Nuclear History :
Wilhelm Rontgen discovers x-rays. The world immediately appreciates their
medical potential. Within five years, for example, the British Army is using a
mobile x-ray unit to locate bullets and shrapnel in wounded soldiers in the
Henri Becquerel discovers the emission of rays by uranium.
J.J. Thomson discovers the electron.
Pierre and Marie Curie discover the first radioactive elements: radium and
Henri Alexandre Danlos and Eugene Bloch place radium in contact with a
tuberculous skin lesion.
Rutherford and Soddy establish the theory of nuclear reactions.
Alexander Graham Bell suggests placing sources containing radium in or near
Albert Einstein develops theory about the relationship of mass and energy:
George von Hevesy conceives the idea of using radioactive tracers. This idea is
later applied to, among other things, medical diagnosis.
Niels Bohr introduces the first atom model, the mini solar system.
Frederick Proescher publishes the first study on the intravenous injection of
radium for therapy of various diseases.
Georg de Hevesy, J.A. Christiansen and Sven Lomholt perform the first
radiotracer (lead-210 and bismuth-210) studies in animals.
Herman Blumgart, a Boston physician, first uses radioactive tracers to diagnose
Walther Bothe and Herbert Becker in Germany, Irene and Frederic Joliot-Curie in
France, and James Chadwick in the United Kingdom conduct a series of experiments
which culminate in Chadwick's discovery of the neutron.
Ernest O. Lawrence and M. Stanley Livingston publish the first article on
"the production of high speed light ions without the use of high
voltages." It is a milestone in the production of usable quantities of
Irene and Frederic Joliot-Curie discover artificial radioactivity.
John H. Lawrence, the brother of Ernest, makes the first clinical therapeutic
application of an artificial radionuclide when he uses phosphorus-32 to treat
John Livingood, Fred Fairbrother and Glenn Seaborg discover iron-59. 1938 John
Livingood and Glenn Seaborg discover iodine-131 and cobalt-60 - all isotopes
currently used in nuclear medicine.
Two German scientists, Otto Hahn and Fritz Strassman, demonstrate nuclear
Halban, Frederic Joliot-Curie and Kowarski demonstrate that fission of uranium
can cause a chain reaction. They take a first patent on the production of
Emilio Segre and Glenn Seaborg discover technetium-99m - an isotope currently
used in nuclear medicine.
The Rockefeller Foundation funds the first cyclotron dedicated for biomedical
radioisotope production at Washington University in St. Louis.
The Manhattan Project is formed to secretly build the atomic bomb before the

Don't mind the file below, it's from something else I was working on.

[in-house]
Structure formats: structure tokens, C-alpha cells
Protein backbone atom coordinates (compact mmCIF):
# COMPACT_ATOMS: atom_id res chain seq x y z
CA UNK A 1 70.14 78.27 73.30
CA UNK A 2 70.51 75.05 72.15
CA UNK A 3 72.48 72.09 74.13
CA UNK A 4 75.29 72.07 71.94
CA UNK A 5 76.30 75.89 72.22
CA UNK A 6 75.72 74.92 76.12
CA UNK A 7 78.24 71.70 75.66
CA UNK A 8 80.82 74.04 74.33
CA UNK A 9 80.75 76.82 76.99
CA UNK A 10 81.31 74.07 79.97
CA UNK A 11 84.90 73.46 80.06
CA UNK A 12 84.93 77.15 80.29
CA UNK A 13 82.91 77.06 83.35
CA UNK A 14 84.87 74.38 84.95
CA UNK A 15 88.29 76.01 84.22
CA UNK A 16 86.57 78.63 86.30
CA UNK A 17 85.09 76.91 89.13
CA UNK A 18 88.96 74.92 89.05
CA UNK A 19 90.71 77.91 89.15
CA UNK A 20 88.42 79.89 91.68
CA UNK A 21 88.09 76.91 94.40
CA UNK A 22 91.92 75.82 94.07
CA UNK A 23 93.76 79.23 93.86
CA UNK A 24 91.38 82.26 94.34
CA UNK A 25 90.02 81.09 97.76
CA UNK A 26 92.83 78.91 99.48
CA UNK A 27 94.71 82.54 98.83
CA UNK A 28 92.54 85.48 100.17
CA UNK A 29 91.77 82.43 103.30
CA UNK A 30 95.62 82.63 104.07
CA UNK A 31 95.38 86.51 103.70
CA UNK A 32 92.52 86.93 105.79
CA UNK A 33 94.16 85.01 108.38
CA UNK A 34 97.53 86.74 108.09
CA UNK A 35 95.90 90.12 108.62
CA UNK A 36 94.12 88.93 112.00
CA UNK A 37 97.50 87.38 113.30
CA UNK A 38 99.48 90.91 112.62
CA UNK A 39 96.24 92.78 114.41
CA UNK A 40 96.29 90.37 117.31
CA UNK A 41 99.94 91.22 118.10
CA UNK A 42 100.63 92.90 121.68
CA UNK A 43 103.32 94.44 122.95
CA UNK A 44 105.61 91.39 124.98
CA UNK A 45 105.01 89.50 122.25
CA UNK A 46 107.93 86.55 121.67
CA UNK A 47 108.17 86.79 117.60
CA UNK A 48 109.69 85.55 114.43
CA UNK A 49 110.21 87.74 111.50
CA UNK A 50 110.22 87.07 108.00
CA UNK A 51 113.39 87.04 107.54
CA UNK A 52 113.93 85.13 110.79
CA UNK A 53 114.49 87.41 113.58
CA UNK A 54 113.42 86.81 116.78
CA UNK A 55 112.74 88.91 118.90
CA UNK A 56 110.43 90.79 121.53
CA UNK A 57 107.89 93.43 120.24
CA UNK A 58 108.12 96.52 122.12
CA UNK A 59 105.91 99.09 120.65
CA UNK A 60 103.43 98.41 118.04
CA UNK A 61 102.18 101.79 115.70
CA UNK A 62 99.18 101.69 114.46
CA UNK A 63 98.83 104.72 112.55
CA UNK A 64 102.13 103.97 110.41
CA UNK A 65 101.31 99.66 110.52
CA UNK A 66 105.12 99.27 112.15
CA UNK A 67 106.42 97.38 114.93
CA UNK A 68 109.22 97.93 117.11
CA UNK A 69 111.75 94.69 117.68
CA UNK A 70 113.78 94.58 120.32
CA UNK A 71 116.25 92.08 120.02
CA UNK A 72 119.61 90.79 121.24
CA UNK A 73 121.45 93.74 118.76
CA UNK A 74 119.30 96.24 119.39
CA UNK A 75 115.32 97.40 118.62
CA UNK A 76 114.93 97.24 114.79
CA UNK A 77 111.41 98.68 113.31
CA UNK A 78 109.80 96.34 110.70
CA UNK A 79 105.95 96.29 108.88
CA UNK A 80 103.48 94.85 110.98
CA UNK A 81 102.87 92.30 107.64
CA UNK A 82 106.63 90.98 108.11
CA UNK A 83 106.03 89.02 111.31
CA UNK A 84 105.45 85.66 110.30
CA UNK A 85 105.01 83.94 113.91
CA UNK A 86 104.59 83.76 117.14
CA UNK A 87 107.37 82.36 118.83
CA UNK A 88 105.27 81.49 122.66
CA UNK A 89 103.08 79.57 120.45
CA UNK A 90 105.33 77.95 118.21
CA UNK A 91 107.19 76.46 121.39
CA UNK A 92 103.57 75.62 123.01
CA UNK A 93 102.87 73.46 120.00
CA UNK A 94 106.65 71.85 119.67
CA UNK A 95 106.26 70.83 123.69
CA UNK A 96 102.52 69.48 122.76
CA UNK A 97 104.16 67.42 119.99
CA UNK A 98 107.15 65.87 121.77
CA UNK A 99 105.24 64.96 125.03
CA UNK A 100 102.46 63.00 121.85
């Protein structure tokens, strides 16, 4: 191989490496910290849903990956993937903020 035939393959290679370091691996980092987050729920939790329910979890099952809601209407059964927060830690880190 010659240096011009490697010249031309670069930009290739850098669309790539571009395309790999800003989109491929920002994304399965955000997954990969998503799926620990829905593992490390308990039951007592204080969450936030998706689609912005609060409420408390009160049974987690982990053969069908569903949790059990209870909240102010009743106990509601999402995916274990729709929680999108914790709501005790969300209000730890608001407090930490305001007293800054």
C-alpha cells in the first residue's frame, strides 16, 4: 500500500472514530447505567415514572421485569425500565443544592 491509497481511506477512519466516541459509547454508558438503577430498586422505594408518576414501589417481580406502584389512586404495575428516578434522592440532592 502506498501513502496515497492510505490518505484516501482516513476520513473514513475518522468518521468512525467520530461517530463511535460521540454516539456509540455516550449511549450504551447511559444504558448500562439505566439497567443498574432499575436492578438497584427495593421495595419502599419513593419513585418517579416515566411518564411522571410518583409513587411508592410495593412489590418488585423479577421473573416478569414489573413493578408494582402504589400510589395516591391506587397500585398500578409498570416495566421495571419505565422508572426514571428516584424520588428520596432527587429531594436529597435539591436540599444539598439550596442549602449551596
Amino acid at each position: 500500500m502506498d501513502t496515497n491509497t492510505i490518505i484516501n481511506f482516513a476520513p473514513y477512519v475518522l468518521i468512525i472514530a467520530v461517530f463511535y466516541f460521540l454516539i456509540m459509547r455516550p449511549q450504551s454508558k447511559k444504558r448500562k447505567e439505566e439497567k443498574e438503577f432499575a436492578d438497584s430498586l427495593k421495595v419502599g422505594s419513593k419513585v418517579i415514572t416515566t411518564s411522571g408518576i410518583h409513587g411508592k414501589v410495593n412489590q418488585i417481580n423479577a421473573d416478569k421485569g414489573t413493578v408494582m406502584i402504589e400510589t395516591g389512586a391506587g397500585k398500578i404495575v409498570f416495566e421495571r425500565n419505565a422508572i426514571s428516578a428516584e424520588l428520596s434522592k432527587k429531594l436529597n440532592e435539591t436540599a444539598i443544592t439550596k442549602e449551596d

Fermi demonstrates the first self-sustaining nuclear chain reaction in a lab at
the University of Chicago.
The United States drops atomic bombs on Hiroshima and Nagasaki. Japan
Samuel M. Seidlin, Leo D. Marinelli and Eleanor Oshry treat a patient with
thyroid cancer with iodine-131, an "atomic cocktail."
Benedict Cassen uses radioiodine to determine whether a thyroid nodule
accumulates iodine, helping to differentiate benign from malignant nodules.
Nuclear chain reaction achieved in ZOE, the first French atomic pile in Fort de
Abbott Laboratories begins distribution of radioistopes.
K.R. Crispell and John P. Storaasli use iodine-131 labeled human serum albumin (RISA)
for imaging the blood pool within the heart.
Electricity from nuclear energy first produced in the US (100 kilowatts) in
Experimental Breeder Reactor 1 (EBR1) at the National Reactor Station, later
called the Idaho National Engineering Laboratory.
The U.S. Food and Drug Administration (FDA) approve sodium iodide 1-131 for use
with thyroid patients. It is the first FDA-approved radiopharmaceutical.
Operations begin at the Savannah River Plant in Aiken, South Carolina with the
startup of the heavy water plant.
In his Atoms for Peace speech, President Eisenhower proposes joint international
cooperation to develop peaceful applications of nuclear energy.
Gordon Brownell and H.H. Sweet build a positron detector based on the detection
of annihilation photons by means of coincidence counting.
The first nuclear submarine, Nautilus, is launched.
First nuclear power plant begins operation in the Obninsk Scientific Center,
Russia (5 megawatts).
David Kuhl invents a photorecording system for radionuclide scanning. This
development moves nuclear medicine further in the direction of radiology.
President Dwight Eisenhower signs Atomic Energy Act, opening door to private use
of nuclear energy.
Arco, Idaho becomes the first U.S. town to be powered by nuclear energy.
Rex Huff measures the cardiac output in man using iodine-131 human serum
G1, first French nuclear power plant begins operation in Marcoule (5 megawatts).
The United States sets off first underground nuclear test in a mountain tunnel
in the remote desert 100 miles from Las Vegas.
Radiation is released when the graphite core of the Windscale nuclear reactor in
England catches fire.
The first U.S. large-scale nuclear power plant begins operating in Shippingport,
Hal Anger invents the "scintillation camera," an imaging device that
made it possible to conduct dynamic studies.
USSR approves potato and grain irradiation.
The Dresden-1 Nuclear Power Station in Illinois achieves a self-sustaining
nuclear reaction. It's the first U.S. nuclear power plant built entirely without
First fast breeder reactor begins operation in the Obninsk Scientific Center,
Russia (12 megawatts).
Louis G. Stang, Jr., and Powell (Jim) Richards advertise technetium-99m and
other generators for sale by Brookhaven National Laboratory. Technetium-99m had
not yet been used in nuclear medicine.
Canada approves potato irradiation.